The hidden treasure of Denmark, as the Danish call it. If you are looking for places to visit in Denmark, the island of Fur should definitely be at the top of your list!
Do not dismiss the island of Fur for its size! When we were planning our vanlife trip through Europe, we were curious to find out what to do in Denmark. When we heard about the island of Fur, we couldn’t believe that so much diversity could be packed on such a small island. It is just one of those places you must have seen.
In order to reach the island of Fur, you have to take a five-minute trip by ferry from Selde. We spent 120 Danish kroner to make the cross with a camper van weighing in under 3500 kg. The trip back to the mainland was free.
To help you create a list of things to see in Denmark, here is our top five of places you must visit on the island of Fur!
1. Travel back in time and explore Fur’s rich history
On the island of Fur, you can almost see the history happening before your eyes.
Fur is known for its moclay soils. There are a two large digging sites, located at the center of the island. In between these sites, where moclay is extracted to form bright orange bricks, the most stunning soil profiles have been put on display.
These soil profiles clearly show the history of this island. Millions of years ago, volcanos erupted on (what we now know as) Greenland and the United Kingdom. Ash from these volcanos traveled thousands of miles and has formed thick black layers within the soil.
Located at the north of this island, you can follow a beautiful path on cliffs along the water. Not long after leaving the parking lot, you’ll find a glacial meltwater channel, also known as the Langstedhuller. It dates back to the ice age, when water that creeped from the melting glaciers slowly formed a path.
The meltwater channel is now beautifully covered in lush green grass and pulls your eyes towards the sea. It’s definitely something you should not miss out on during your stay on the island of Fur.
2. Dig for fossils
Within the soil on this island, many fossils are hidden. This island wasn’t always above sea level. Animals that ended on the bottom of the ocean (or within layers of what we now see as the island) were covered in sediment. After which only a fraction fossilized into the fossils we see today.
At the largest extraction sites, called Stendal Graven, you’re even allowed to dig for your own fossils! The moclay extraction sites are dug so frequently that new layers of rocks are revealed every week. This means that there’s a good chance of discovering a fossil that you can call your own!
We explored the site, but sadly didn’t find any fossils ourselves. It was probably due to the weather, though! With 28 degrees and not a cloud in the sky, we were burning away! Besides digging for fossils, you can also admire a rock called Bispehuen, which is put on display here.
If you want to be sure to see some fossils, head over to the Fur museum where numerous fossils are on display.
3. Visit the cliffs
Since the island of Fur is small, you’re always near one of its edges. Although you can find beaches all along the coast, in many places the water touches the island at cliffs. This offers very unique and extraordinary views.
In the most western part of the island, you can find a particularly beautiful cliff called Knudeklint (at Lille Knudshoved). It really stands out in the landscape. The Knudeklint is surrounded by the clear blue ocean on one side and lush forests on the other. The owner of the visitor center explained that they are currently working to get it on the list of UNESCO World Heritage List!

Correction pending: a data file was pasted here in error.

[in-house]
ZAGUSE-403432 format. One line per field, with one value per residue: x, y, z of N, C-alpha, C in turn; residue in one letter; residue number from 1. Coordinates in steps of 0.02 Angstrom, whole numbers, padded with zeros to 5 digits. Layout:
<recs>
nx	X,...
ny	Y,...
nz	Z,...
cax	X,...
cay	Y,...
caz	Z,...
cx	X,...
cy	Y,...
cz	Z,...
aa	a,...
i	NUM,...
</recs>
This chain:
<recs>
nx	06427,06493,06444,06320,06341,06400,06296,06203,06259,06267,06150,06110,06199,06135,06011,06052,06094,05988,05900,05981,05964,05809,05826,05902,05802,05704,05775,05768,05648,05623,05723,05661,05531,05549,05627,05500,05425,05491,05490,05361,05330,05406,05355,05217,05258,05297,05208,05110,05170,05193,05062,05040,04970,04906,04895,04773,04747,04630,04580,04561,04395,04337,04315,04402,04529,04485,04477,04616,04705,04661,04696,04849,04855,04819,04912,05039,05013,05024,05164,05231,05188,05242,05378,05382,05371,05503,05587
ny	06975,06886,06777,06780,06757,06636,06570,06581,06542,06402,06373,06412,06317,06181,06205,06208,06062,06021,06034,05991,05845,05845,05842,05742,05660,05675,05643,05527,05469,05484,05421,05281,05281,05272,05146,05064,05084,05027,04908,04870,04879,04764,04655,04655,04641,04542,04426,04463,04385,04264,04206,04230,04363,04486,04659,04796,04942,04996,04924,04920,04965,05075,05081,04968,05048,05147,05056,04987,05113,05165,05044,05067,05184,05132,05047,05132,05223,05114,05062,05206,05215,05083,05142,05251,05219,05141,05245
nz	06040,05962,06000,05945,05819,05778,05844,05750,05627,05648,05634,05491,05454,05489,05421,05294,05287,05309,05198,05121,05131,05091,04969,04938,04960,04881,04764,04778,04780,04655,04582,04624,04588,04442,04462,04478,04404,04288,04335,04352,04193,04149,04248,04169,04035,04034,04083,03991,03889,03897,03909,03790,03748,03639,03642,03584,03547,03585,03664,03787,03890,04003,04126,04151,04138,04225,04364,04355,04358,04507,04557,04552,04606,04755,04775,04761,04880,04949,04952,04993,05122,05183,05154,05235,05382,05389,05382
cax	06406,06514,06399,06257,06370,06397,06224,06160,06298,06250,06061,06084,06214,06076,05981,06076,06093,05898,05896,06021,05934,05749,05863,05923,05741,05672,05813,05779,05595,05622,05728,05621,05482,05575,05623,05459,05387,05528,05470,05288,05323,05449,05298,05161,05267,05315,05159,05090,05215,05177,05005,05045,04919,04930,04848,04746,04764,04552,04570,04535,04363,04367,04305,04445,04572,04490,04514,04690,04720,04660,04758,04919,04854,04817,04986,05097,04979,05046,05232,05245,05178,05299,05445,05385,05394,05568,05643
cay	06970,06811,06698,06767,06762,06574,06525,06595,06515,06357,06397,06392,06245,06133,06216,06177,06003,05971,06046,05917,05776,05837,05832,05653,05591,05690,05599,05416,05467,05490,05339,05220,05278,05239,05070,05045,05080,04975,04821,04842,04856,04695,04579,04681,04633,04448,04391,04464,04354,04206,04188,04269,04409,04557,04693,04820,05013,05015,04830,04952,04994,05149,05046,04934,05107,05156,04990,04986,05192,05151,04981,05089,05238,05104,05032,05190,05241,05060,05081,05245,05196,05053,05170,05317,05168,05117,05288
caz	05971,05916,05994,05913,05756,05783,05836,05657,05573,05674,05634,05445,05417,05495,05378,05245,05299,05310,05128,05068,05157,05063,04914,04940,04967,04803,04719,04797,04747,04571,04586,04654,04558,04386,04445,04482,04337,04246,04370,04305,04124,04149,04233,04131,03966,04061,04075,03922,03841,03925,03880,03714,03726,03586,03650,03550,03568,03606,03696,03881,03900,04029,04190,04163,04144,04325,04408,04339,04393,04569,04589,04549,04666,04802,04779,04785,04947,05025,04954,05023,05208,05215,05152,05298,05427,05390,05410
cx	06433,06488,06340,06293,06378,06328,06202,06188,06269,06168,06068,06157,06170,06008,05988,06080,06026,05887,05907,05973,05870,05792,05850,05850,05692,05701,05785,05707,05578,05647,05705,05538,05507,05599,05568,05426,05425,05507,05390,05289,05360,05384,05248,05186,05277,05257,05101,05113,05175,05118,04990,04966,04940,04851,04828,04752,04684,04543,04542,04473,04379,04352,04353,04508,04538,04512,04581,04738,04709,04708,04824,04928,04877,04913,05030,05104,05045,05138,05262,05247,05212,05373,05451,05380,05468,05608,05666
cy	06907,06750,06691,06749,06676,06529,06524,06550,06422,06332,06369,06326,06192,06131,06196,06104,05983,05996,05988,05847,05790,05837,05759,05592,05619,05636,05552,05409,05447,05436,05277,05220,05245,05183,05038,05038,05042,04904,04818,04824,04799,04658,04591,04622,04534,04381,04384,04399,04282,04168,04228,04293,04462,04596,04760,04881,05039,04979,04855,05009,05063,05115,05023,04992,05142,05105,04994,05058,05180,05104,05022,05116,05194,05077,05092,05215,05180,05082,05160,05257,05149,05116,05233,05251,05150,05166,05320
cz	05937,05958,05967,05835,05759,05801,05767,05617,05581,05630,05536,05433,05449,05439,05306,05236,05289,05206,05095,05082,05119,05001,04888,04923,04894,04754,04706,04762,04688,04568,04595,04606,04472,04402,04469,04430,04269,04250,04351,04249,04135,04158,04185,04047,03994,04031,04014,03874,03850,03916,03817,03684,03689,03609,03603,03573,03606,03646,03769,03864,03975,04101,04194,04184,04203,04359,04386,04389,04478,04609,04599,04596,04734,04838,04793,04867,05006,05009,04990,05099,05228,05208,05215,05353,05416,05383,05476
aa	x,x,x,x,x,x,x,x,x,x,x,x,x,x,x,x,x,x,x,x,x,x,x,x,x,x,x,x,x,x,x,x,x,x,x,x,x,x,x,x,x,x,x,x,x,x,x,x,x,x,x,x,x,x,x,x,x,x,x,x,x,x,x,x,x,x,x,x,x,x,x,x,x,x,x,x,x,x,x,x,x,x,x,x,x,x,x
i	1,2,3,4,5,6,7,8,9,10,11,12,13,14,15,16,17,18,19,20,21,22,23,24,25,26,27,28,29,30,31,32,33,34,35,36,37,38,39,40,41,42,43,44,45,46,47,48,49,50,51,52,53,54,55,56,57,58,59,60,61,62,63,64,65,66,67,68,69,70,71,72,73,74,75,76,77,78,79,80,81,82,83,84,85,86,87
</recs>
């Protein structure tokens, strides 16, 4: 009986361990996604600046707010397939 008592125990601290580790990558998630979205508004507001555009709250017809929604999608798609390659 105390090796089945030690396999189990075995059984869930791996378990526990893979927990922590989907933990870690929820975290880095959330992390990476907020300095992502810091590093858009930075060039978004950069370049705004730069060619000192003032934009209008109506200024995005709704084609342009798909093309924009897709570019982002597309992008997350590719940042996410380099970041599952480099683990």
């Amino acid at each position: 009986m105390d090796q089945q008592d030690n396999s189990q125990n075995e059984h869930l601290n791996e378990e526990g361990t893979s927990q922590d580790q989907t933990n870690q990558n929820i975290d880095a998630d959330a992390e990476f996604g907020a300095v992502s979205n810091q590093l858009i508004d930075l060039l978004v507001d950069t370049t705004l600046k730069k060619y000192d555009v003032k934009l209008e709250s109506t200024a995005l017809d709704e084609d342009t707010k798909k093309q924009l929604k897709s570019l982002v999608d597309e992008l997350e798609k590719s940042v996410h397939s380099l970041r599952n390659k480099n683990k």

4. See the red rock (Den Røde Sten)
The island of Fur has two massive ‘red’ rocks. One of them is a rusty red, the other is mostly dark grey. The first one is creatively called Den Røde Sten, which translates to The Red Rock. It is located along a beautiful beach, whilst the other can be found within a forest.
These rocks contain high amounts of iron. Whenever they get in contact with the salty sea water, the iron oxidizes and turns red. This oxidation creates the red color we see today.
5. Meet the locals
As with any destination, it’s great to familiarize with the culture. Well, talking to the locals is incredibly fun on the island of Fur. Everyone we talked to was friendly, and they were all equally fluent in English. Which is always handy as tourist.
During one of our hikes, we met a lovely older couple. The man asked whether or not our dogs had eaten already, so they wouldn’t eat him. It seemed to be the running joke of the island, as another couple said the exact same thing just fifteen minutes later! He then kindly shared some information about the area we were walking through, and we both continued on our walk.
An hour or so past, and we ran into the same couple again. The man simply continued with his story like we had never parted ways. His way of talking was so enthusiastic and we could feel his love for the island, it was contagious! And who wouldn’t want some insider knowledge shared by a spontaneous local?
When to go
We’d recommend visiting this island on weekdays during the months of May, June, or September. Those would be calmer days without many tourists. We clearly saw a difference between the weekdays and weekends. On Saturday, there were many Danish tourists that visited the island. Whereas during the weekdays, there were hardly any other tourists around.
The Island of fur should certainly be on your list of places to visit in Denmark. If you’re not yet convinced, we haven’t even covered all of the island’s tourist attractions. Besides our top tips, you could also pay a visit to their brewery to taste their local beers; take a look at their beautifully build church; step on to one of Fur’s beaches for a refreshing dive in the sea on hot days; enjoy the view from the heather fields; or relax in Fur’s harbor.
Have you been to the island of Fur? Share your experiences below, we’d love to hear your stories!